How does NSA hack you? They intercept computers during delivery, says report


So the NSA is pretty much giving everyone the middle finger these days by spying on your mother, brother, and Bob, your drugged up uncle from the south. While that’s disturbing, nothing is more so than the NSA intercepting laptop computers bought online for the purpose of adding malware and other programs to spy on the would be user. At this point, I’m wondering if the NSA is spying on me because I bought my laptop from eBay, so who knows? If they are, I’d like to say hi and promise a slamming performance via webcam later tonight.

The division in the NSA behind this senseless movement is called Tailored Access Operations, or TAO. Basically, these guys are the hackers tasked with the job of stealing data information from the toughest targets, and they are willing to do anything to get what they want, which includes intercepting your brand spanking new Windows laptop.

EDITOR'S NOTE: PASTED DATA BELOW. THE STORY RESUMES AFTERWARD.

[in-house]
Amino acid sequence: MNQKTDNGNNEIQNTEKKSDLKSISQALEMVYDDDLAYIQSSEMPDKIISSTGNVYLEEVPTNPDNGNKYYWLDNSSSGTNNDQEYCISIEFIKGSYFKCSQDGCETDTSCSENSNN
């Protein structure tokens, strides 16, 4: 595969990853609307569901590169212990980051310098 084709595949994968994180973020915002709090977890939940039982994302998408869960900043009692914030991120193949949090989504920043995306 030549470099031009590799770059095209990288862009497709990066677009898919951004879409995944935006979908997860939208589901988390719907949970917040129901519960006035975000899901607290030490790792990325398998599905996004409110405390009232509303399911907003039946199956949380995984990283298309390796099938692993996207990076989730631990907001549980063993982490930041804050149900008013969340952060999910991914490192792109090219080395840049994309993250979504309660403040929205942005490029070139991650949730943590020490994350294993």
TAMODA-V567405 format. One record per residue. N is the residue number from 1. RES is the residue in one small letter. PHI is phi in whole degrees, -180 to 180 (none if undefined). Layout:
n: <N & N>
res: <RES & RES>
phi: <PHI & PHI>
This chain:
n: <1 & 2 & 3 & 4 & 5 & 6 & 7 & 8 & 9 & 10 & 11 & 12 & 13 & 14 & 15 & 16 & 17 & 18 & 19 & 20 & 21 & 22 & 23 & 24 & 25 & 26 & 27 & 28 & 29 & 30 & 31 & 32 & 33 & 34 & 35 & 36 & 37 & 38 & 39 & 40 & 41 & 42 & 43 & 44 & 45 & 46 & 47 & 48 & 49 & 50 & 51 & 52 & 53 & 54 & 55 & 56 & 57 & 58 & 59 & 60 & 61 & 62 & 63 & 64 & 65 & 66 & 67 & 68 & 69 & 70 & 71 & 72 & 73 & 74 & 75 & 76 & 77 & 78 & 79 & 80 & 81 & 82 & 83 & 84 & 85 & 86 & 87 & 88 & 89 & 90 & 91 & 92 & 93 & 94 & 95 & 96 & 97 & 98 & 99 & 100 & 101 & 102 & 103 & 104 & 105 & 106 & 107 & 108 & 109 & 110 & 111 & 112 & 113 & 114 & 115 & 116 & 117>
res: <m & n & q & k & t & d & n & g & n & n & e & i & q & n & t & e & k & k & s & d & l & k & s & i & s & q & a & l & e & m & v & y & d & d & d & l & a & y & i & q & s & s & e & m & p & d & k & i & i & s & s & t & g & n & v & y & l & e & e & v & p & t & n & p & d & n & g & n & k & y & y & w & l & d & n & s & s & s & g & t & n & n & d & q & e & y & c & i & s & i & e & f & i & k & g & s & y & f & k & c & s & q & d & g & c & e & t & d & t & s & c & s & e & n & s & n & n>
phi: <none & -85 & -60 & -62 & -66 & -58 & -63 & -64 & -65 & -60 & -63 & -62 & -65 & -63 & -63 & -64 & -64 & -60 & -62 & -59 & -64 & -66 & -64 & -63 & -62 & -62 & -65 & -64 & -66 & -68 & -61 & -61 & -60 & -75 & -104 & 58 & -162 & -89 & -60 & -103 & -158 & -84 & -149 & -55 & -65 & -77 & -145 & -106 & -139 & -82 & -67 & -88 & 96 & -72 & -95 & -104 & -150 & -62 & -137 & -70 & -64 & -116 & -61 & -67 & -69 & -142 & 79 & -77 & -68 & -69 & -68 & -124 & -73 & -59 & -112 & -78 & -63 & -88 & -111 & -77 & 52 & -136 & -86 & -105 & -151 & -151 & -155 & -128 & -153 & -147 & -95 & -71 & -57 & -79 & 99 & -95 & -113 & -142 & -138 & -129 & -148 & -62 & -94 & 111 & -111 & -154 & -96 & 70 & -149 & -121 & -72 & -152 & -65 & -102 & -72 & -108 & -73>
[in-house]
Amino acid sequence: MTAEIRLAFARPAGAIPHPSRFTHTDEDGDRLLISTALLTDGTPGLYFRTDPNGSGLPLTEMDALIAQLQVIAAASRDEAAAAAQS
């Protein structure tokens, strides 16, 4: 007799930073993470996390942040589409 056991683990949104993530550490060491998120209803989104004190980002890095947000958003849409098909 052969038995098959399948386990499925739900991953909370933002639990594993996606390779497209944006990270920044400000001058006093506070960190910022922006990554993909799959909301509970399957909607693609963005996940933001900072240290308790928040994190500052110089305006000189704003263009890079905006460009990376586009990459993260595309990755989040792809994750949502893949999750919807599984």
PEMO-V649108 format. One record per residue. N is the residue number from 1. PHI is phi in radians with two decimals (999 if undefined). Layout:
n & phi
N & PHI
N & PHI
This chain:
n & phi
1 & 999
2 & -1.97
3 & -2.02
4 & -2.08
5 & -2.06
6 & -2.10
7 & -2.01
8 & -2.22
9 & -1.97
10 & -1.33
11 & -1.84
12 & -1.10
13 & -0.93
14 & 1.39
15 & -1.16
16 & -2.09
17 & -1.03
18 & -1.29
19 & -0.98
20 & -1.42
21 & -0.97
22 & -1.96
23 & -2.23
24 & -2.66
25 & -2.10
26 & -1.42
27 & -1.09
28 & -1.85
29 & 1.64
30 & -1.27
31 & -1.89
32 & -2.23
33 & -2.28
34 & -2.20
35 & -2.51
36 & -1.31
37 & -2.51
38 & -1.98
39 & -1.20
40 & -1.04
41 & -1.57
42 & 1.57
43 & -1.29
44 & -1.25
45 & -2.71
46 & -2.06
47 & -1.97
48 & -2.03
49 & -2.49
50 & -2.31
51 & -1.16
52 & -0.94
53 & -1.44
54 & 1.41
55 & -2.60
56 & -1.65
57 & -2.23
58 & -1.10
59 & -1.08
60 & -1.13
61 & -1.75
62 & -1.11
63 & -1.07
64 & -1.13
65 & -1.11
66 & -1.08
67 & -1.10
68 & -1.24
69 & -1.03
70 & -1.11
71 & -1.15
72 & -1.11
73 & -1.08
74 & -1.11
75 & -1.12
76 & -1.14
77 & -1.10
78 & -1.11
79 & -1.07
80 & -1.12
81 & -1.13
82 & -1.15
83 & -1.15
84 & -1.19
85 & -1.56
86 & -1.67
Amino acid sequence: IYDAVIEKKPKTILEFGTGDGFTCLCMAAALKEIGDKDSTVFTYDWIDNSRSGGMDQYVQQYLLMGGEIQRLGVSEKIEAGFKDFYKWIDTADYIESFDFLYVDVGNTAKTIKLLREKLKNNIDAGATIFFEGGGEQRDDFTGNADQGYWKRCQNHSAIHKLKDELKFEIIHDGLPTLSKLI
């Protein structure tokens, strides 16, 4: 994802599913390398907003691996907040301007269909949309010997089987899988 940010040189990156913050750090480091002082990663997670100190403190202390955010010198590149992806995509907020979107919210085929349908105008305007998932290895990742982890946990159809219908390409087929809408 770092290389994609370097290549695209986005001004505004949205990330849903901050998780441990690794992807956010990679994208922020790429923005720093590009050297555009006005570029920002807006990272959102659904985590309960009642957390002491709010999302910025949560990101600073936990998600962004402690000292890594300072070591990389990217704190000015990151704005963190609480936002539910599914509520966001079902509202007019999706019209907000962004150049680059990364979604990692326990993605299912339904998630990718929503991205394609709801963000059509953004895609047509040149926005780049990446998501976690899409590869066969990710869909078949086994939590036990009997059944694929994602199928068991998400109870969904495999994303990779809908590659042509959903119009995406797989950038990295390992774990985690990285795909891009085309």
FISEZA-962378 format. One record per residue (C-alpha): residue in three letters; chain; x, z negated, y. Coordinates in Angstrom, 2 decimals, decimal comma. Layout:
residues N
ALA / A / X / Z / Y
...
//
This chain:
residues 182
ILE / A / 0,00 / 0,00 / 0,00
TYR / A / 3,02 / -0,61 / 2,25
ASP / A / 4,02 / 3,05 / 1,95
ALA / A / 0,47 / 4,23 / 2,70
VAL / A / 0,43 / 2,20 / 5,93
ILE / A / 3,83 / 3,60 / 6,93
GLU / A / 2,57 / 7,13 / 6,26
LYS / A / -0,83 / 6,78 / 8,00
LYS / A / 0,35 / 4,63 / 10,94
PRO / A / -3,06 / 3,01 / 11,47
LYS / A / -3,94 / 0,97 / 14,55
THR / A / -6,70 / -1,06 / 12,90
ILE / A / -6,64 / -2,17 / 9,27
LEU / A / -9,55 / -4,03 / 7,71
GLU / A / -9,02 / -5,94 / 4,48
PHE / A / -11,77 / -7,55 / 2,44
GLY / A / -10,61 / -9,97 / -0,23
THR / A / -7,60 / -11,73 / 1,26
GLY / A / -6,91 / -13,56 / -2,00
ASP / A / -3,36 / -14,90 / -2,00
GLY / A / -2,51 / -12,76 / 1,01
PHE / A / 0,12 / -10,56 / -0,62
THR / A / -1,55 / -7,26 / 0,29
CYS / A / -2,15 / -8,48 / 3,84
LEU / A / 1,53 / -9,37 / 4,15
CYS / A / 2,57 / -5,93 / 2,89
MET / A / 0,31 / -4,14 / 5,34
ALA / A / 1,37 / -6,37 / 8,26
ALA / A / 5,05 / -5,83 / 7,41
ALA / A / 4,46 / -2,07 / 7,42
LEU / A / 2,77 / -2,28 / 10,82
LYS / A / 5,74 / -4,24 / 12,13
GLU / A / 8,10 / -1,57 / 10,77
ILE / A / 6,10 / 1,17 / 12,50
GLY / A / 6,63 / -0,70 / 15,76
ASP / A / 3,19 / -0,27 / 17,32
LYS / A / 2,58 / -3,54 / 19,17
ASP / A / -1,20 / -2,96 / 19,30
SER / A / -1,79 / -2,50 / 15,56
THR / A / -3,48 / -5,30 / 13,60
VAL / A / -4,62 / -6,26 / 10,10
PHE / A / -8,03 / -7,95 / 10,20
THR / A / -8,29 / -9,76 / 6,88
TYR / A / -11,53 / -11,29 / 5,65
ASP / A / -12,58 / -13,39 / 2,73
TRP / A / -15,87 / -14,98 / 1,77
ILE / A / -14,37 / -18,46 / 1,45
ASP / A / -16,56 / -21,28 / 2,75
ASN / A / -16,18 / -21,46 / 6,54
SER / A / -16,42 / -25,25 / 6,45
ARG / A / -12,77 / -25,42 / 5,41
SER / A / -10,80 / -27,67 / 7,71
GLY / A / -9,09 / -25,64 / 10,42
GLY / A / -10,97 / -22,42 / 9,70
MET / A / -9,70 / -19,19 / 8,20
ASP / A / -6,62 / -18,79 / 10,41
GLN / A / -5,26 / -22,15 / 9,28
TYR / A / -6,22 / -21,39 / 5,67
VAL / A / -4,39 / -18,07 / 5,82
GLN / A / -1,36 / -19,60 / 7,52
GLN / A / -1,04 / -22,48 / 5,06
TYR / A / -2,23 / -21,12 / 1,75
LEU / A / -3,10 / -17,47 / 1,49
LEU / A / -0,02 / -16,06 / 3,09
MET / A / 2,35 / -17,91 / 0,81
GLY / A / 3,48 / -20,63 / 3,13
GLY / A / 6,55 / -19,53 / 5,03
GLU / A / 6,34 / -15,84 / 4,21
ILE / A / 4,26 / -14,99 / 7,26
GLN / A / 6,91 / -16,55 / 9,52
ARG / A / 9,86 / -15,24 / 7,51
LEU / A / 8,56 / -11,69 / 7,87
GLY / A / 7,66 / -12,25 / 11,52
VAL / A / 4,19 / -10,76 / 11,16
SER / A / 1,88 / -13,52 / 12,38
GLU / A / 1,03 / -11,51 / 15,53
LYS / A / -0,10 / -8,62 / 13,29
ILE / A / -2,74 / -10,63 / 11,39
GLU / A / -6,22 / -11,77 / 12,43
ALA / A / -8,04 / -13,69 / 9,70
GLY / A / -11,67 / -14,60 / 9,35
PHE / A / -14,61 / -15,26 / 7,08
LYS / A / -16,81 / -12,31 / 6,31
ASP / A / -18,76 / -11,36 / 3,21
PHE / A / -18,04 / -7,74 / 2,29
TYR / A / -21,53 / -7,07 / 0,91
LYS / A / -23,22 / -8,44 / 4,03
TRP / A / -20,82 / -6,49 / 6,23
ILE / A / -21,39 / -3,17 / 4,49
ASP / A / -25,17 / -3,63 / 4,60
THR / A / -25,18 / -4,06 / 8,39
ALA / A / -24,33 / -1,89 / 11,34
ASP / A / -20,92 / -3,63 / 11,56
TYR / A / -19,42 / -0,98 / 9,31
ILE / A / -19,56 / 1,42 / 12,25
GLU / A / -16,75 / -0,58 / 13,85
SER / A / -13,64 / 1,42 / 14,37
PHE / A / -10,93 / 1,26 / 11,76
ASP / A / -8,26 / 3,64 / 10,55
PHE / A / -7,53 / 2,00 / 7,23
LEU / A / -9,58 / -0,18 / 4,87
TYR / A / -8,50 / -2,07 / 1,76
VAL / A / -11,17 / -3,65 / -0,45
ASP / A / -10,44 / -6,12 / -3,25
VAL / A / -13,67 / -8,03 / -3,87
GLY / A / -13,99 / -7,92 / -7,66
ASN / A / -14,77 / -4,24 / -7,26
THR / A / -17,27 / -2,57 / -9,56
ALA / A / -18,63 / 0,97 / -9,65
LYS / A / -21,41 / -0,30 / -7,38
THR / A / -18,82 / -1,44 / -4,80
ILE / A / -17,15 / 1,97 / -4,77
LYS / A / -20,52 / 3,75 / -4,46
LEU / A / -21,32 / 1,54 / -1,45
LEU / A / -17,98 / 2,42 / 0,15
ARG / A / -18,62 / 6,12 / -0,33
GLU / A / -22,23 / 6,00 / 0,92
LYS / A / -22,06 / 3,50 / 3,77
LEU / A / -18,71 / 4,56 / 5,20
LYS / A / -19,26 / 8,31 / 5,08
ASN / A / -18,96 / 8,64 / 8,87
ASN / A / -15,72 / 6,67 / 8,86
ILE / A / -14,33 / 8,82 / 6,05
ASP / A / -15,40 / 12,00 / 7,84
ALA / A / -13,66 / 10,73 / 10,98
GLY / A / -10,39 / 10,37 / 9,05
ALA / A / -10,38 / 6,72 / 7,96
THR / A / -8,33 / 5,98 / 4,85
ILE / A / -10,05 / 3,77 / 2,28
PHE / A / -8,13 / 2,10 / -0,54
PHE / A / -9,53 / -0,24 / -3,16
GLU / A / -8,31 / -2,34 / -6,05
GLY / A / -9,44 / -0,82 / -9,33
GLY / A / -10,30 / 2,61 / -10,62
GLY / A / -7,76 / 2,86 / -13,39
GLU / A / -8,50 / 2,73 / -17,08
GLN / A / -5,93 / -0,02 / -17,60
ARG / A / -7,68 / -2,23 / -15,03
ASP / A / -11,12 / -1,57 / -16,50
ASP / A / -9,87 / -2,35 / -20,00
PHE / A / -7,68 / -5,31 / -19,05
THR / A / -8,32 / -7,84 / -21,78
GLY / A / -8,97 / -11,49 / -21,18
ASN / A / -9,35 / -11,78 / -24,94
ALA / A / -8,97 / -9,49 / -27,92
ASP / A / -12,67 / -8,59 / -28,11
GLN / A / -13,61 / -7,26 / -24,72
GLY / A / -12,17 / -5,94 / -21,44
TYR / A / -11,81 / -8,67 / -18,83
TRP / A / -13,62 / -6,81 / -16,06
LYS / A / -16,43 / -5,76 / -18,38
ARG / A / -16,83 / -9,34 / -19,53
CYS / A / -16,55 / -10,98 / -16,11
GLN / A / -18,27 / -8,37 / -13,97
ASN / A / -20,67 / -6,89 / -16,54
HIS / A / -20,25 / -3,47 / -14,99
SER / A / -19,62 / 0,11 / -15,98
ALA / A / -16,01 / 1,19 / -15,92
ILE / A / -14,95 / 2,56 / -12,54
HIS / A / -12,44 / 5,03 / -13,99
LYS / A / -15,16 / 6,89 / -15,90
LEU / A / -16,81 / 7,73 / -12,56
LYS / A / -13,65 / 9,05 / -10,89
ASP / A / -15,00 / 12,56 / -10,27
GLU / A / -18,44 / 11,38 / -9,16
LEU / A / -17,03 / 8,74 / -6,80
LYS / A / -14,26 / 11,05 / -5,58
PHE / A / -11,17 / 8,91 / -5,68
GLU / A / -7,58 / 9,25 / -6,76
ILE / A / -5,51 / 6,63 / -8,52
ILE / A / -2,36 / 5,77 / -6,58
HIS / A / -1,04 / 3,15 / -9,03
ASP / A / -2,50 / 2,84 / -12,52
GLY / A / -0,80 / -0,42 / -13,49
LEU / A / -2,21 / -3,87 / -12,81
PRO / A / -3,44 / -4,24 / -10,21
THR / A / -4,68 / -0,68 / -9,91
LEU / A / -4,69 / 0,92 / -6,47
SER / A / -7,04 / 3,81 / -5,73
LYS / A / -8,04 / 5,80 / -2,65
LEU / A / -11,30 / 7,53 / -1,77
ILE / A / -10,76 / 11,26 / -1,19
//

The German magazine that lifted the lid on the operations claimed that the NSA has some crazy hardware designed for hard to crack cases. For example, the agency has in its possession a computer monitoring cable that can track every bit of information you type on the screen, along with USB sticks that are fitted with radio transmitters. This is like something out of a James Bond movie before the movies became watchable with the release of Casino Royale.

Furthermore, the magazine states the NSA is capable of intercepting mobile phone signals on the go with fake base stations.

What’s interesting is how the NSA spies on Microsoft’s crash report. You know what I’m talking about, right? That crash report that usually pops up whenever something goes wrong, which also gives you the option to send it to Microsoft. Well, report claims the NSA made fun of Microsoft by replacing the standard error message on a user’s computer with the following.

“This information may be intercepted by a foreign sigint (signals intelligence) system to gather detailed information and better exploit your machine.”

Such a smack in the face to Microsoft’s own security capabilities, ouch. We have a feeling this will not go down well at Redmond; we’ll be keeping a close eye on the situation as it develops.

[via Politico]

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